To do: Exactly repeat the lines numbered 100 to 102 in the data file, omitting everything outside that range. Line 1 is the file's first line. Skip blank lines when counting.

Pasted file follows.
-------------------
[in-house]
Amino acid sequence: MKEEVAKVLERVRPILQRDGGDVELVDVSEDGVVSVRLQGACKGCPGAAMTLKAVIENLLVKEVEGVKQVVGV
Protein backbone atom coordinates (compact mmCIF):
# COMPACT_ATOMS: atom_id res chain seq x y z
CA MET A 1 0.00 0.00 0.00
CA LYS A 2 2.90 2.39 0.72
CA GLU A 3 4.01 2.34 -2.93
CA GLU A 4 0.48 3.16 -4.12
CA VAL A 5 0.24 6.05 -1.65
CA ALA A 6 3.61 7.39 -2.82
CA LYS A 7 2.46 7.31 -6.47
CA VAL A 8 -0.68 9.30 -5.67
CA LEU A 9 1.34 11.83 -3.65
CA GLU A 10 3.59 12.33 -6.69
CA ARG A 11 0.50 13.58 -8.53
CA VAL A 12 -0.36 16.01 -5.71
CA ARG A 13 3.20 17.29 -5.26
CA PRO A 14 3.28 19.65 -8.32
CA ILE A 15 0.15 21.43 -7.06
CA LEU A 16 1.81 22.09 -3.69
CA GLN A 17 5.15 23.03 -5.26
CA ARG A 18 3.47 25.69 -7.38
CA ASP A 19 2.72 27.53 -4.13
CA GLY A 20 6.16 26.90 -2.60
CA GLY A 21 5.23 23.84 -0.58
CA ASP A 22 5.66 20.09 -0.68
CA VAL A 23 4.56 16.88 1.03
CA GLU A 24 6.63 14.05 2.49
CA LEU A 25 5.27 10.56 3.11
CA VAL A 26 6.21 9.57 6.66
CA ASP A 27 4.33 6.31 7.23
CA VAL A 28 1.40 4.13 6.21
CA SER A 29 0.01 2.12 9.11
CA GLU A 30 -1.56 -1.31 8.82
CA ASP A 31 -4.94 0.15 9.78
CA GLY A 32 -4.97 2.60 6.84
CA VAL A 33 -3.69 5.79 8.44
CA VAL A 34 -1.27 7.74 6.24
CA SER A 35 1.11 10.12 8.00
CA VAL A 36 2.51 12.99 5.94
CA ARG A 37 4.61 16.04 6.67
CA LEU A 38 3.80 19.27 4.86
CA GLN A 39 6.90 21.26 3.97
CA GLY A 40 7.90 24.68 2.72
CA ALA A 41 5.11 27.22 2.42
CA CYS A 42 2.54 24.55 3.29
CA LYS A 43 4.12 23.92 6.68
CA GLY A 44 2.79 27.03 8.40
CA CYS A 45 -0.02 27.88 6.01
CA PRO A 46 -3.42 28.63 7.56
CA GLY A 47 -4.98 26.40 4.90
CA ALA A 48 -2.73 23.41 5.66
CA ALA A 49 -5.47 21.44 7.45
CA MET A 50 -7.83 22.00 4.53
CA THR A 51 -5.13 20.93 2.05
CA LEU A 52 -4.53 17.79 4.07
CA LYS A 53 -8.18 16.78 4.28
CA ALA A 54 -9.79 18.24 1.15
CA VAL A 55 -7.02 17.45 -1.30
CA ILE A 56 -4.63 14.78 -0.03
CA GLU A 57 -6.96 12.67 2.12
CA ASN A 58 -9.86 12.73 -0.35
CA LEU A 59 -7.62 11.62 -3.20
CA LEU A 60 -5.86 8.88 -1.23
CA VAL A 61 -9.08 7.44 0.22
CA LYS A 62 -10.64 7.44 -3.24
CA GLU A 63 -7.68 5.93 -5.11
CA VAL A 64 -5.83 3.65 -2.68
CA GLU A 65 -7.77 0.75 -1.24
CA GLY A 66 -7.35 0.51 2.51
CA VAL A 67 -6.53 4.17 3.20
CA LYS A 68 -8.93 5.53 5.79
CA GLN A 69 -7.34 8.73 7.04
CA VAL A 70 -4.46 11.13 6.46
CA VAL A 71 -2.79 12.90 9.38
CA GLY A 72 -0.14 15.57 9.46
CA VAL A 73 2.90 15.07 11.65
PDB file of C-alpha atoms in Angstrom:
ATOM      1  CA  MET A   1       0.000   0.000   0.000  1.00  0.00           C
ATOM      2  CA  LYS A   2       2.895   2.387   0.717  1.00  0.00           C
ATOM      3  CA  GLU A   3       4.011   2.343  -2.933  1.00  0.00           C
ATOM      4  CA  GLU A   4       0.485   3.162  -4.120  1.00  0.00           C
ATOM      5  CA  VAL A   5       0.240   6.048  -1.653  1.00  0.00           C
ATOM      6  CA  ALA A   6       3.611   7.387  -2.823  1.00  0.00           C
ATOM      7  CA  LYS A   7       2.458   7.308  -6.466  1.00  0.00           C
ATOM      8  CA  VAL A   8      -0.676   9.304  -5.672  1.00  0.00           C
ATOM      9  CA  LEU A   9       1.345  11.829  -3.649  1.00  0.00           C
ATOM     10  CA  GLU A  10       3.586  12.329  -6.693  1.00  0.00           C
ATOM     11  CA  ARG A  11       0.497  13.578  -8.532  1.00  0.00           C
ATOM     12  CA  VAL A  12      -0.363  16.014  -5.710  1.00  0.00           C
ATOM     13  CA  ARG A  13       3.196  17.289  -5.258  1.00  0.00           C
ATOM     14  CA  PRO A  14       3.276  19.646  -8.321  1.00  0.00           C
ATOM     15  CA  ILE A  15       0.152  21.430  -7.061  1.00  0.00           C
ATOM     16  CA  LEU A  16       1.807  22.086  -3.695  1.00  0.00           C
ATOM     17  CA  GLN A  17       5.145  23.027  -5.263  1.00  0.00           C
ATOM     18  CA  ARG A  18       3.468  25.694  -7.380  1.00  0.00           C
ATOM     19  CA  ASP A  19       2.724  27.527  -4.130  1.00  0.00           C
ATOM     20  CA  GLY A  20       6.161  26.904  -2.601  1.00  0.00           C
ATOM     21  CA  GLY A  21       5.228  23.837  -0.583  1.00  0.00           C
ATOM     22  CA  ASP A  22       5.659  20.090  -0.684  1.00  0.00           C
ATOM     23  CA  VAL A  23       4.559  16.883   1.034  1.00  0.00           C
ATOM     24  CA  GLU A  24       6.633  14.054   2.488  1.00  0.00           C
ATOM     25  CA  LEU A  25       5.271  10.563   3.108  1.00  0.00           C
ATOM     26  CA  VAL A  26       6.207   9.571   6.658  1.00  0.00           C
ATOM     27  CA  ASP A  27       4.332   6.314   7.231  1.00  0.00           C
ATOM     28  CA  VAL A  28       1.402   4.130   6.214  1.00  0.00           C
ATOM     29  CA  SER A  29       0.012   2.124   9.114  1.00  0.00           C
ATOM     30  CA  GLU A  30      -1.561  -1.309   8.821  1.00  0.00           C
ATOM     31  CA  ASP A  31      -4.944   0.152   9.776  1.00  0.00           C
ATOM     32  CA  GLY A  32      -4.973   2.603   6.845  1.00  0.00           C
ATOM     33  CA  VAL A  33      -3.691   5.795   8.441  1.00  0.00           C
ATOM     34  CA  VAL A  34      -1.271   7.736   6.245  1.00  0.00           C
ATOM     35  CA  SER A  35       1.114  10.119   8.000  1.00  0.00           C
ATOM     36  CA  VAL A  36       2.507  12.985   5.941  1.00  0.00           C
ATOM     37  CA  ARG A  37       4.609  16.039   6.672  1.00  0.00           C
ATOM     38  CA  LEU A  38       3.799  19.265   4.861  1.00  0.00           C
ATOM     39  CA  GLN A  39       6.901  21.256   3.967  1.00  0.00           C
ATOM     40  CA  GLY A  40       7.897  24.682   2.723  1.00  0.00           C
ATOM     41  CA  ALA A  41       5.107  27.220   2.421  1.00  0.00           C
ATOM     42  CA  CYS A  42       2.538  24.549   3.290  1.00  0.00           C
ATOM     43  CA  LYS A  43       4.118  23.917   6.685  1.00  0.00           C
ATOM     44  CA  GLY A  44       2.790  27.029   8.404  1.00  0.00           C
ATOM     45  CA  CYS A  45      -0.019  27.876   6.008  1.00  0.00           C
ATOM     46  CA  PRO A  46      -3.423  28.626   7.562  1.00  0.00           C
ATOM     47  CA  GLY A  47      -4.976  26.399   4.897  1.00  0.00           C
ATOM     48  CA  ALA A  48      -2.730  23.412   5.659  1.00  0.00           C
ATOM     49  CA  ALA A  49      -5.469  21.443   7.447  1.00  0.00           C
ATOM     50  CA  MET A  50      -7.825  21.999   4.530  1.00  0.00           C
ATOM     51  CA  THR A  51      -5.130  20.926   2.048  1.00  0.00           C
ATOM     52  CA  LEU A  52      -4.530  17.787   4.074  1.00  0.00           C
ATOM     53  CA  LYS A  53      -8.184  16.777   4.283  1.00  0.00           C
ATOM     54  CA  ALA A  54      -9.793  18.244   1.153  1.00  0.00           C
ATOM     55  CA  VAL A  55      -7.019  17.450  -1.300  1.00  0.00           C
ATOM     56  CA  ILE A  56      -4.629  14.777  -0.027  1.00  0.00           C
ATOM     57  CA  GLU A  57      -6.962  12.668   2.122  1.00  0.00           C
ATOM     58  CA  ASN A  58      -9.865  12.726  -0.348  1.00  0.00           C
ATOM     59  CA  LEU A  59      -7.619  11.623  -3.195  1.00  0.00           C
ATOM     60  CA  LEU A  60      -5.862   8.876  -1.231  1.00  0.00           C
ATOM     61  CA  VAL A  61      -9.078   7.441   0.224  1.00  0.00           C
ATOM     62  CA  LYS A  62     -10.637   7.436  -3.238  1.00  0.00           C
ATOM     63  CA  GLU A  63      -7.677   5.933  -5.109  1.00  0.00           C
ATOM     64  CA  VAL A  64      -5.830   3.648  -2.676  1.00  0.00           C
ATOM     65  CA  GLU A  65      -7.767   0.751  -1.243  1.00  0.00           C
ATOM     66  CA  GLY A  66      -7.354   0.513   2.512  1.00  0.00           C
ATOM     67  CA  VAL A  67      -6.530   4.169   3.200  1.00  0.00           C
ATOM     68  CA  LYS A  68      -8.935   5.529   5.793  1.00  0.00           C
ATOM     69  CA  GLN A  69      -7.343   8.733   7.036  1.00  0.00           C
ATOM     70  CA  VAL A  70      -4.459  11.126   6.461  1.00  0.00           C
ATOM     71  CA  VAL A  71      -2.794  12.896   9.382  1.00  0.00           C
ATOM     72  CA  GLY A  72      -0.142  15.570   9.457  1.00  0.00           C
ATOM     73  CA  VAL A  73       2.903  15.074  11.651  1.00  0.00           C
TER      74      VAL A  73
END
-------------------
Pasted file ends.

ATOM     22  CA  ASP A  22       5.659  20.090  -0.684  1.00  0.00           C
ATOM     23  CA  VAL A  23       4.559  16.883   1.034  1.00  0.00           C
ATOM     24  CA  GLU A  24       6.633  14.054   2.488  1.00  0.00           C